Communication remains at the heart of our changing society. Whether the message is being exchanged between two people, or numerous countries, it must start with language that is familiar to, and appropriate for the intended audience.” 

Source: The European Policitcal Newspaper, “Around the world in plain words” by Marie Clair (Plain English Campaign) http://www.neurope.eu/blog/around-world-plain-words 8 April 2012. 

By Michele van Eck, Writers Write Consultant 

Michele has a BComm in business management and law, as well as an LLB and an LLM. With specialized qualifications in corporate and contractual law, Michele writes for De Rebus and has co-authored articles for TSAR (a journal for South African law). 

If you want to improve your business writing skills, join us for The Plain Language Programme

~~~~~

Writers Write offers the best writing courses in South Africa. Writers Write - Write to communicate

Plain Language - Know your Audience

There is a misconception about plain language. People think it's merely about replacing complicated words with simple ones. 

It also includes the careful study of your intended audience, and moulding the communication to ensure that it is understood.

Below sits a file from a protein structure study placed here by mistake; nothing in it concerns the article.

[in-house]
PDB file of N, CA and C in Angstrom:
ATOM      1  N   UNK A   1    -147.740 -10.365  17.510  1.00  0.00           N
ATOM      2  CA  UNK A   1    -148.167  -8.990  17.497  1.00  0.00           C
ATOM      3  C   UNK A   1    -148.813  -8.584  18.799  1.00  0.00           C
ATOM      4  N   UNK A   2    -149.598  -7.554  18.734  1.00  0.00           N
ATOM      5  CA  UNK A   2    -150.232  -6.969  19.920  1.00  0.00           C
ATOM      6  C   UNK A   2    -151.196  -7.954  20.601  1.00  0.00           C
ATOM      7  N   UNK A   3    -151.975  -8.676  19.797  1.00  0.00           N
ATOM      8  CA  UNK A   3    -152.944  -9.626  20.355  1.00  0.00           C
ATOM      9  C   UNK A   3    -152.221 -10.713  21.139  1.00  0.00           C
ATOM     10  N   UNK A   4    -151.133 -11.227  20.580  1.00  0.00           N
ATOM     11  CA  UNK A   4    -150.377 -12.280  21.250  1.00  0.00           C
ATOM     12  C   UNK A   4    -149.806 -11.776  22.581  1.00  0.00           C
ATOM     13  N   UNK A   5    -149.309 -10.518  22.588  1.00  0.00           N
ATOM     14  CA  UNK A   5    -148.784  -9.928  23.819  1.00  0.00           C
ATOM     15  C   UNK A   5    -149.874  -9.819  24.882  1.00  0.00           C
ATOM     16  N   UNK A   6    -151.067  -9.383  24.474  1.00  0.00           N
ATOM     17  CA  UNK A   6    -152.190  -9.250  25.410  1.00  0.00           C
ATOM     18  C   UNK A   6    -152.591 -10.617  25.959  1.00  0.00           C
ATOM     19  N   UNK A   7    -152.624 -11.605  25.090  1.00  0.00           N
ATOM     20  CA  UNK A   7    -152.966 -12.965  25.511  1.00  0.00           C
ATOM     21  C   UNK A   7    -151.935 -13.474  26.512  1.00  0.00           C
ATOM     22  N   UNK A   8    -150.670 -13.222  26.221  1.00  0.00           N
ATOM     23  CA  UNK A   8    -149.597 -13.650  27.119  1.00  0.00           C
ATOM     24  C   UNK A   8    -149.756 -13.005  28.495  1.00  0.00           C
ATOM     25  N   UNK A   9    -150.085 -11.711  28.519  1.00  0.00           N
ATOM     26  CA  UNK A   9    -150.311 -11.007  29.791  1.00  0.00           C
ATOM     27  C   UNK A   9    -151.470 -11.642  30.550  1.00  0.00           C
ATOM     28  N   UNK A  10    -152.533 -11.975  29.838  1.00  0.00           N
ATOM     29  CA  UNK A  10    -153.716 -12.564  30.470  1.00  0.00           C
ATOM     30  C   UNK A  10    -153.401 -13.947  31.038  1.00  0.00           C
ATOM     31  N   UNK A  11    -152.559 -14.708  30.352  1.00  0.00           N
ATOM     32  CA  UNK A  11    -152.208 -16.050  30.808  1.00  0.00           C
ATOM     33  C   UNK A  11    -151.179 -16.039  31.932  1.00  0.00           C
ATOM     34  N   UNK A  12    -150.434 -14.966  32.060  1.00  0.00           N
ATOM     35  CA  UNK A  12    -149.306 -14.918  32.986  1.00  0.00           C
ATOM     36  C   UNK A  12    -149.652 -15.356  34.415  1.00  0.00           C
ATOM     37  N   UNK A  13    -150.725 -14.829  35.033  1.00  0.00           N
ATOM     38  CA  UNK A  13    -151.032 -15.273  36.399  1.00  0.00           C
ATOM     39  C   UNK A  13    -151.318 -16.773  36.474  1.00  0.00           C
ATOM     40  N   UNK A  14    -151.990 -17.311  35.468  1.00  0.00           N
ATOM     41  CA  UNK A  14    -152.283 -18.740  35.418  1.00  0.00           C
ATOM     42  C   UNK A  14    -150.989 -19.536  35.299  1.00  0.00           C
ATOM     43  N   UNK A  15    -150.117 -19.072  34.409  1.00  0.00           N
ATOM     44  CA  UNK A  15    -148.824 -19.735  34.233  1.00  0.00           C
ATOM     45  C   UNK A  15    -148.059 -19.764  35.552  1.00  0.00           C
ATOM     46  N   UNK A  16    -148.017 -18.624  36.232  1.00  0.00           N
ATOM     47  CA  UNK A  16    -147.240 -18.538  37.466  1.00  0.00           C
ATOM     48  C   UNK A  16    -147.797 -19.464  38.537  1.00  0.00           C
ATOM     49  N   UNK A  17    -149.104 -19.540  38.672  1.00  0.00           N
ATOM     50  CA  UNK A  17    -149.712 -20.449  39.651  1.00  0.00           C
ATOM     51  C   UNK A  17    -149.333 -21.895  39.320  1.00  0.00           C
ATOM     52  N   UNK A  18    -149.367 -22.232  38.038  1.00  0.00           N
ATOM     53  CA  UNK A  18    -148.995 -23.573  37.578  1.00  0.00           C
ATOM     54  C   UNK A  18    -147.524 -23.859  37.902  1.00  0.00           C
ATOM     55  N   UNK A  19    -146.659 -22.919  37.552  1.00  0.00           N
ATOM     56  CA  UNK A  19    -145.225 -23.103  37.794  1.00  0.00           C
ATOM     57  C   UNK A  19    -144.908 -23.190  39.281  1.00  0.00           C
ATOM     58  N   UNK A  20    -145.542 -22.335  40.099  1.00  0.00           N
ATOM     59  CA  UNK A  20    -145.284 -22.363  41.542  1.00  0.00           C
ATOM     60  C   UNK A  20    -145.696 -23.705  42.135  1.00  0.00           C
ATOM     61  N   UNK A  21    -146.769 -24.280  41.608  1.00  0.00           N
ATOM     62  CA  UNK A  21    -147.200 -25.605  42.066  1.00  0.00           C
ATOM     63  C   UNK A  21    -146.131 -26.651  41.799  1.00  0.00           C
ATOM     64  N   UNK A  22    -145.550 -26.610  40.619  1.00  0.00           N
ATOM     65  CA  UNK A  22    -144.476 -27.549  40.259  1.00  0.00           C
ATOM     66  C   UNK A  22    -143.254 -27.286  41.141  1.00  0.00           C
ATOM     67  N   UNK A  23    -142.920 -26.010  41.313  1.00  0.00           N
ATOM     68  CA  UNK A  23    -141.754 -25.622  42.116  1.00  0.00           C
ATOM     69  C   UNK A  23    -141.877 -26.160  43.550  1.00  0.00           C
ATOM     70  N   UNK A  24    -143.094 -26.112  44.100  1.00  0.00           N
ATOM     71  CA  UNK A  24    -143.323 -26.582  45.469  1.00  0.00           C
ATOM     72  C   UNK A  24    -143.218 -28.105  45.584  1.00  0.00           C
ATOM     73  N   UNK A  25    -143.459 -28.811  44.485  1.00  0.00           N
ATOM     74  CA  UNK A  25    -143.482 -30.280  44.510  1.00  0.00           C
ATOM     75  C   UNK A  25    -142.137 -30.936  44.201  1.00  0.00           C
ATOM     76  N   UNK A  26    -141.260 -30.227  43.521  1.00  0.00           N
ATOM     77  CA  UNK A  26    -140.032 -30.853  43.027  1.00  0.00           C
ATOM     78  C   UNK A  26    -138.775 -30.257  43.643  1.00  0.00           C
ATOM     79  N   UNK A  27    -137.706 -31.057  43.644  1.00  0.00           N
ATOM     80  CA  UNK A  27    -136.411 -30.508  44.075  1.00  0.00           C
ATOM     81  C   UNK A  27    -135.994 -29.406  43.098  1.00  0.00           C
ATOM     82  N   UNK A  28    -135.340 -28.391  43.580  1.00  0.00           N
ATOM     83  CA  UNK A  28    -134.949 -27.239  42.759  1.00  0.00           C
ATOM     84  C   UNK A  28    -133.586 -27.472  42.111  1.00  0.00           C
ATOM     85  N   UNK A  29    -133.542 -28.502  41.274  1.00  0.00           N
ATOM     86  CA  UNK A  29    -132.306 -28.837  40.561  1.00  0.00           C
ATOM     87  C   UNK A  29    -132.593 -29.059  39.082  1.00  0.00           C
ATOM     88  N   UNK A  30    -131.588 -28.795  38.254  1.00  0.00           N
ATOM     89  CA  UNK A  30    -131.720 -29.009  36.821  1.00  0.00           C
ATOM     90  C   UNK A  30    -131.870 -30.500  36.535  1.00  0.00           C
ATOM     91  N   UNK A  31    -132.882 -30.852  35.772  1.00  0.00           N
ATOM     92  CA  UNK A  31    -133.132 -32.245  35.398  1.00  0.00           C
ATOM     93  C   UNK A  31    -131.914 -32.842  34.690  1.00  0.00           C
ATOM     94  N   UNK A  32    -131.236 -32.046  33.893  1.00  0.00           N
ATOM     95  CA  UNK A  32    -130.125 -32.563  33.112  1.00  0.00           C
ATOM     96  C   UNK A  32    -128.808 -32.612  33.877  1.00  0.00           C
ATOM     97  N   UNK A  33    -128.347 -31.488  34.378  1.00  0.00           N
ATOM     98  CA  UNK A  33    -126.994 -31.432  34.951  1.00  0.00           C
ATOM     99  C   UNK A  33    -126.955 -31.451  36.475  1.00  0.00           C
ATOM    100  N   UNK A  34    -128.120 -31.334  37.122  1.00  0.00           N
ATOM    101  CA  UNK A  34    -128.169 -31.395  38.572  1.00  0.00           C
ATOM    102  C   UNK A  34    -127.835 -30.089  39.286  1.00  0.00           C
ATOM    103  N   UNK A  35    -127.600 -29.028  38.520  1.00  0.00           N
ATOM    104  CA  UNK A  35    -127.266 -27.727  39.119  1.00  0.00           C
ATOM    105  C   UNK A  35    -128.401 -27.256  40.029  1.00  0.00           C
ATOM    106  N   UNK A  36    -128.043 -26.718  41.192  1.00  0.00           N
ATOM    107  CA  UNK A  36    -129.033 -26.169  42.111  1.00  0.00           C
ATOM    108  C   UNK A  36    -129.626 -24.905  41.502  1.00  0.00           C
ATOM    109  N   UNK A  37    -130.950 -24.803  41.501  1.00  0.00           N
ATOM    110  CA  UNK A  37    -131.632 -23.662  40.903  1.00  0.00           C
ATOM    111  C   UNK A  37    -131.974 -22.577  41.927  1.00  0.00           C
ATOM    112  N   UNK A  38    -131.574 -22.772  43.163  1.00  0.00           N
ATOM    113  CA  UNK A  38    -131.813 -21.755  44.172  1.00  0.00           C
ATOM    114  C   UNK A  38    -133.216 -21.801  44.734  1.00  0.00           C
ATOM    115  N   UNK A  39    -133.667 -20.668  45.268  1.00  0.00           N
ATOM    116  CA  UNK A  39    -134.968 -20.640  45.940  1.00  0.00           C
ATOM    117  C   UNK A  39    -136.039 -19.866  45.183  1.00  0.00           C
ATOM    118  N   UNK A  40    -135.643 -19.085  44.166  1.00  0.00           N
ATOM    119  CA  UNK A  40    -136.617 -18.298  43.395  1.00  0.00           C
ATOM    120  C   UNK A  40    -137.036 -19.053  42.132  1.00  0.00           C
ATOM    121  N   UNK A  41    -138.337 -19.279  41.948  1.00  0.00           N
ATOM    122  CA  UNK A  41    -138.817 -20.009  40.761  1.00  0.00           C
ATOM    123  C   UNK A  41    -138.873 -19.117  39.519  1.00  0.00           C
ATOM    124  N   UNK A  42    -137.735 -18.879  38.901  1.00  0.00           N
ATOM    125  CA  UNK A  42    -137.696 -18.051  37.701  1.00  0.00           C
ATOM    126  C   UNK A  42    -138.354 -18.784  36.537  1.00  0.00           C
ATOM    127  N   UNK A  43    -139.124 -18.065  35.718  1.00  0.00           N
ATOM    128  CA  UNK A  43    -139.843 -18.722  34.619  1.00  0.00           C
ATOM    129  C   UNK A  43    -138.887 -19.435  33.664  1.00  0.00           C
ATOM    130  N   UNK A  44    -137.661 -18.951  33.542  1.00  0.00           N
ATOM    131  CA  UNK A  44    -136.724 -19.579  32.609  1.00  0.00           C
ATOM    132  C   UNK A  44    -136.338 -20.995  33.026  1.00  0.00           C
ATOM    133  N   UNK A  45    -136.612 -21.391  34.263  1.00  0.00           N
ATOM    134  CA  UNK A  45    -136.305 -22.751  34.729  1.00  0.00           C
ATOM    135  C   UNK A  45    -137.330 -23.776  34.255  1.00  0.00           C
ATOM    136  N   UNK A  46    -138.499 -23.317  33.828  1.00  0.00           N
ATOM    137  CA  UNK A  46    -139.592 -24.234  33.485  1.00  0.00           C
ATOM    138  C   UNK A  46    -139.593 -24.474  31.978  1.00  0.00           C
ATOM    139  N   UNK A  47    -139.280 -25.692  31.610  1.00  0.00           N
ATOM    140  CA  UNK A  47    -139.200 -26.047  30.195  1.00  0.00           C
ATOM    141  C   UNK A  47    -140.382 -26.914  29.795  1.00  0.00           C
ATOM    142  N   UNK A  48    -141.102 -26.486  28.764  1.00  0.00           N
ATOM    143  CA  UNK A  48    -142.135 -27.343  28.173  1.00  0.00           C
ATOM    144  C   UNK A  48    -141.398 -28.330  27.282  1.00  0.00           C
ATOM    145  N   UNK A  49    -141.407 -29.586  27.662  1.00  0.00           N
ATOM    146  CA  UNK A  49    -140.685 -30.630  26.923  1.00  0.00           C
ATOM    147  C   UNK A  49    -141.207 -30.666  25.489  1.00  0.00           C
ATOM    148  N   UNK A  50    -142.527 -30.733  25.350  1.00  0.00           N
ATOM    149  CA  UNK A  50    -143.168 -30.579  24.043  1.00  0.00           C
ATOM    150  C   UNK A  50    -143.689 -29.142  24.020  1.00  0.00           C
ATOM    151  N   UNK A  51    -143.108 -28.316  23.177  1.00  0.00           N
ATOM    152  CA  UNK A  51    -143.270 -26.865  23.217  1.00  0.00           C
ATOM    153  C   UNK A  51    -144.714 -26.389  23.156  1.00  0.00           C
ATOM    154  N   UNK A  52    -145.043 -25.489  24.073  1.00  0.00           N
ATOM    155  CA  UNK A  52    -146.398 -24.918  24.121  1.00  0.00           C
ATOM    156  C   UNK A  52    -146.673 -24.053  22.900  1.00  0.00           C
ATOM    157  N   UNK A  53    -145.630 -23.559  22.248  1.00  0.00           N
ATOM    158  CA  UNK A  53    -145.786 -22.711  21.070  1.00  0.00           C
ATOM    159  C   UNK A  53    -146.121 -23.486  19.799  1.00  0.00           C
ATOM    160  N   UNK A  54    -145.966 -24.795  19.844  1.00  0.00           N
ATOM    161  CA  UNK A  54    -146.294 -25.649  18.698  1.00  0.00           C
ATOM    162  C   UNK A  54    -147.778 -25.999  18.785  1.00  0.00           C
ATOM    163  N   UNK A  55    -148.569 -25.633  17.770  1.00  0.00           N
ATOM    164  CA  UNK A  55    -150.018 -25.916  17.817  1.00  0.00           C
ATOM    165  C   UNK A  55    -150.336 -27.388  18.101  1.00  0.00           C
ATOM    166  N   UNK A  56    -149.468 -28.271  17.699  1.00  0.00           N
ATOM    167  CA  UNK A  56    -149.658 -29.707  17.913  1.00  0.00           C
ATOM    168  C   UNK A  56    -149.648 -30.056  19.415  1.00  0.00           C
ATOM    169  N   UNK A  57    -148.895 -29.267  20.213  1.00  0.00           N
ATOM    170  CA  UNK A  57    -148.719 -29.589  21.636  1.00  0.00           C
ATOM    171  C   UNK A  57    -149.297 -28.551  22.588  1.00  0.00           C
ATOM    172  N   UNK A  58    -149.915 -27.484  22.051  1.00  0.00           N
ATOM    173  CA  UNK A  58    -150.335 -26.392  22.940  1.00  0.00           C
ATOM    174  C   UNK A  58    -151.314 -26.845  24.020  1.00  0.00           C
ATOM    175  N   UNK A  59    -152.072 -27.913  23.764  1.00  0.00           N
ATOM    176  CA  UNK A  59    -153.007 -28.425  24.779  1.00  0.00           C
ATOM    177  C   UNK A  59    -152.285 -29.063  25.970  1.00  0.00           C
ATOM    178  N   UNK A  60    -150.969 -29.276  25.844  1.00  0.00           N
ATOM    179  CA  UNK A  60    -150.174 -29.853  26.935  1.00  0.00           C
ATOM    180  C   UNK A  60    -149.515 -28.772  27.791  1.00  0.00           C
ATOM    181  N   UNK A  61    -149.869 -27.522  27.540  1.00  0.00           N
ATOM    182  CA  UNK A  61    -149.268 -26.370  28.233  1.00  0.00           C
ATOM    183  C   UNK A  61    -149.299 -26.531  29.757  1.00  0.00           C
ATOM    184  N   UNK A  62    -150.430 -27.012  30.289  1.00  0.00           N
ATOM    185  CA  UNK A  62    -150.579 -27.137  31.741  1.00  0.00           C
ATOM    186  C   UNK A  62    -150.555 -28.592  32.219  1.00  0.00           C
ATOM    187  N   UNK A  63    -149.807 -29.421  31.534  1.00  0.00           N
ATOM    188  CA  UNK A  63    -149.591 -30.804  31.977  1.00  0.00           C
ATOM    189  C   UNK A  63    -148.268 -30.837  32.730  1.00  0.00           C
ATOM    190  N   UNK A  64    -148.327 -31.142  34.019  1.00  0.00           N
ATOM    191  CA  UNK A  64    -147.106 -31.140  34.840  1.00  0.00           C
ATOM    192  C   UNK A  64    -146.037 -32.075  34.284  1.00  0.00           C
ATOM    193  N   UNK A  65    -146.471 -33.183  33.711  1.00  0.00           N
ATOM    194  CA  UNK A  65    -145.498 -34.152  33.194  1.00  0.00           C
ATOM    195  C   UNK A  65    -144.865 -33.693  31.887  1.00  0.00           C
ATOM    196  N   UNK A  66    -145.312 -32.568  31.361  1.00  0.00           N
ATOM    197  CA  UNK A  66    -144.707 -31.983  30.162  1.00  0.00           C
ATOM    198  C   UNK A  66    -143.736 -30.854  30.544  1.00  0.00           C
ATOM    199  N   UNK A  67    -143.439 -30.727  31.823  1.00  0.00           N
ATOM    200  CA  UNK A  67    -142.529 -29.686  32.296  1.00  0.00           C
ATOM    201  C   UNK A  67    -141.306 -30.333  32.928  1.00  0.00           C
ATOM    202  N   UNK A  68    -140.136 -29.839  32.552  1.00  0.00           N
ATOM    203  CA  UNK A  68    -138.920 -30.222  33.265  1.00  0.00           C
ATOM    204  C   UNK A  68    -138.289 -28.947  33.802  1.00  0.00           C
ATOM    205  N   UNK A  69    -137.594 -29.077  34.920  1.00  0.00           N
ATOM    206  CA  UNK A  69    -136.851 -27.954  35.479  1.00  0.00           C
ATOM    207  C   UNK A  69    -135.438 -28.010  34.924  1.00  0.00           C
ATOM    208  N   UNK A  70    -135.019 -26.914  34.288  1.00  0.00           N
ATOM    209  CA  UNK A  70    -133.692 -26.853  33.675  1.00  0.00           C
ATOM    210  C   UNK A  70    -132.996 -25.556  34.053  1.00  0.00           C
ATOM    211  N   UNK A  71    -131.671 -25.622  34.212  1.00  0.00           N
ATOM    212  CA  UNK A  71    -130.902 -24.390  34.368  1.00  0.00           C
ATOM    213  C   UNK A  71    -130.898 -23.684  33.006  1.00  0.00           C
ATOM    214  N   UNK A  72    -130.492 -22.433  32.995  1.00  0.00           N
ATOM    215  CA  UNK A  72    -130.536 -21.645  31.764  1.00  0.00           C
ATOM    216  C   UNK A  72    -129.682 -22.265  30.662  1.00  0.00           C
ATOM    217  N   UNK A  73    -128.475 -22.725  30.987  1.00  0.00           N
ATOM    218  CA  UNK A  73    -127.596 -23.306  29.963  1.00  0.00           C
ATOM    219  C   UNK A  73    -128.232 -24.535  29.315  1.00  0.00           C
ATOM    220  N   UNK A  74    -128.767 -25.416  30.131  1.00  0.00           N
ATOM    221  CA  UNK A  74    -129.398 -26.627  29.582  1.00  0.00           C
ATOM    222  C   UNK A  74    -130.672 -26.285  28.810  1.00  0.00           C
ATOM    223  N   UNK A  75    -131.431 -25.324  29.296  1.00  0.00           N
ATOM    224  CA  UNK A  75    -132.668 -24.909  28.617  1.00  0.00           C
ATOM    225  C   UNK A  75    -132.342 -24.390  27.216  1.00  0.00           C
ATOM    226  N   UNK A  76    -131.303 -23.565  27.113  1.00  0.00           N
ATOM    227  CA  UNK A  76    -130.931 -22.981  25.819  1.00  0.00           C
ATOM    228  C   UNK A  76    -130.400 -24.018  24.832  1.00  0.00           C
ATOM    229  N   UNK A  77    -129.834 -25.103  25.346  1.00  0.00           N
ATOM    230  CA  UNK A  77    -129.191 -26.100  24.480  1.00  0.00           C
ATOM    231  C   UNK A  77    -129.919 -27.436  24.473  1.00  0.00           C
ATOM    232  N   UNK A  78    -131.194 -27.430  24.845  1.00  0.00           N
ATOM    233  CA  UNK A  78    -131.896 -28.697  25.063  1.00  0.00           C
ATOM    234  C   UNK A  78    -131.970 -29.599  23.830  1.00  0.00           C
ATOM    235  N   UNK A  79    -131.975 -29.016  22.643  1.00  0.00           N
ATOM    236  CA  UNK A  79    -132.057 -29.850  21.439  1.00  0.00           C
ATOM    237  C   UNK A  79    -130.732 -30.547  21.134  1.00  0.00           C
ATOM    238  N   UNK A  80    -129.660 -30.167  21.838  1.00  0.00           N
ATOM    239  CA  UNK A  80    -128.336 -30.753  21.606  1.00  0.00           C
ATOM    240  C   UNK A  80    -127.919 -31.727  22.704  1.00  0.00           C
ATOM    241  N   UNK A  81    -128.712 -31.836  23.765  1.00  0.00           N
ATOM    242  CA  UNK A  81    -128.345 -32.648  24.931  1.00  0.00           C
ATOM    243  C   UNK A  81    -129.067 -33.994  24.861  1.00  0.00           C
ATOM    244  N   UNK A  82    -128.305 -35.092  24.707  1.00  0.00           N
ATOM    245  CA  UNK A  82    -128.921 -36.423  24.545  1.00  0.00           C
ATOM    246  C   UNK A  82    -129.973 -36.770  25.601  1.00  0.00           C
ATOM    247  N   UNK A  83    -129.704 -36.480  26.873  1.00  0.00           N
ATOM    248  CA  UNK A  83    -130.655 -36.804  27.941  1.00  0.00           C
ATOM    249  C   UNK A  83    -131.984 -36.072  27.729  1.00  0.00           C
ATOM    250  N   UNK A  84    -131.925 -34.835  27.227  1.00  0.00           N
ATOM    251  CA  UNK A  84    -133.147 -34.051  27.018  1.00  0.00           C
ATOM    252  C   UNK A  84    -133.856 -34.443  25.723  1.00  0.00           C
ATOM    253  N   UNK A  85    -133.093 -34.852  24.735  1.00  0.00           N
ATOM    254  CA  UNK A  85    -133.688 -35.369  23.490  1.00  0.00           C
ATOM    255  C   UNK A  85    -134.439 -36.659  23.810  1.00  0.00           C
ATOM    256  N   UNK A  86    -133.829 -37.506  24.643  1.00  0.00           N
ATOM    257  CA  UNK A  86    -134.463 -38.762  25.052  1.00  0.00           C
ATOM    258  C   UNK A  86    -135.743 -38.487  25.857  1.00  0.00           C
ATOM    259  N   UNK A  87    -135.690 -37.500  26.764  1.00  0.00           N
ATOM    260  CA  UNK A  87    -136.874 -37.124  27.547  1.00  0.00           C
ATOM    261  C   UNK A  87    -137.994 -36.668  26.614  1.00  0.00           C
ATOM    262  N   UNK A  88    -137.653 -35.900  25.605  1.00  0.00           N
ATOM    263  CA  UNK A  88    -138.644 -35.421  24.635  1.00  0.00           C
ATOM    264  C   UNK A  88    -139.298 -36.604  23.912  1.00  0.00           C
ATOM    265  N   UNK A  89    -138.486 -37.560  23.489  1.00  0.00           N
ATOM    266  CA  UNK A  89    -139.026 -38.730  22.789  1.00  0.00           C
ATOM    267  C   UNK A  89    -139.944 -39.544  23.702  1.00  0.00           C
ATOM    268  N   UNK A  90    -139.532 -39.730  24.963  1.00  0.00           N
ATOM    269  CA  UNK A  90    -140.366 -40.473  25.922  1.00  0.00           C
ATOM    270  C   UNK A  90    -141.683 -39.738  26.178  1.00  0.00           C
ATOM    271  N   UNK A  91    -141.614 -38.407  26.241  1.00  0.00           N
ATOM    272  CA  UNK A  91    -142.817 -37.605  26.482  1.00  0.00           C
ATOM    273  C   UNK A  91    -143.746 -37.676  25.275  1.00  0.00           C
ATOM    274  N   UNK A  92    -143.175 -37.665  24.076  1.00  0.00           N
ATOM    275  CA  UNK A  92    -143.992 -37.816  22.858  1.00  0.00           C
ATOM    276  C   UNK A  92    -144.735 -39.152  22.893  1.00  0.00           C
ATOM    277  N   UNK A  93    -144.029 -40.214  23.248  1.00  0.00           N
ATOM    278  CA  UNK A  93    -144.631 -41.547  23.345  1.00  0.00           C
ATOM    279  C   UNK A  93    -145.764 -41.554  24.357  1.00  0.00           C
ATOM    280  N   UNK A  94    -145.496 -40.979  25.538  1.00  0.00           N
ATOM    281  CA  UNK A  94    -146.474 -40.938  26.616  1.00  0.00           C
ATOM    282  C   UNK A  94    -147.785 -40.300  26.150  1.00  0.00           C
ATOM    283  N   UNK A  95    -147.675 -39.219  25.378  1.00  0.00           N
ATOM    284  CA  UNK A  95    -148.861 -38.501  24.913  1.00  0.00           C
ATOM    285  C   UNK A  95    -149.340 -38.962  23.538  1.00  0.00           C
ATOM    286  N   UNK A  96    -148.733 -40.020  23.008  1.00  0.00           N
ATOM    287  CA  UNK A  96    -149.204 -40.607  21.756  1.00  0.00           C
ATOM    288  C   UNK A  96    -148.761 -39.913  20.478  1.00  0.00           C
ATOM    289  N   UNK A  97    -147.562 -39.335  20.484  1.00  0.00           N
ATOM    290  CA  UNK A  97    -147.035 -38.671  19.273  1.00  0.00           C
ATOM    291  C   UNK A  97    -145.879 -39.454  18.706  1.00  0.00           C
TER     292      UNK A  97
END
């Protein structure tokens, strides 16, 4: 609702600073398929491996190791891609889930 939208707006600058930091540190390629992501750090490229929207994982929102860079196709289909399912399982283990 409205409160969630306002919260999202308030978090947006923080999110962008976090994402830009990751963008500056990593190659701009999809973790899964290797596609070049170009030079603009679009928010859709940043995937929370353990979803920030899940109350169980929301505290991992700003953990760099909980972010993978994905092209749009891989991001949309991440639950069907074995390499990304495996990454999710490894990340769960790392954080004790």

Here are some aspects to consider about your audience: 

  1. Age: The average age of your audience will influence how easily your message is read and understood.
  2. Education: The education of your audience will influence the use of jargon, industry specific terminology and the level of language in your communication. For example, the language used between doctors will be very different to the language used between a doctor and a patient.
  3. Literacy Level: The average literacy level of your target audience will affect their ability to understand your message.
  4. Language: The manner in which you mould your communication will be influenced by whether English is your audience’s first, second or even third language. 

By Michele van Eck, Writers Write Consultant 

She is an admitted attorney with more than five years working experience in the legal and corporate environment. She has a BComm in business management and law, as well as an LLB and an LLM. With specialized qualifications in corporate and contractual law, Michele writes for De Rebus and has co-authored articles for TSAR (a journal for South African law). 

If you want to improve your business writing skills, join us for The Plain Language Programme

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Writers Write offers the best writing courses in South Africa. Writers Write - Write to communicate

How the law defines plain language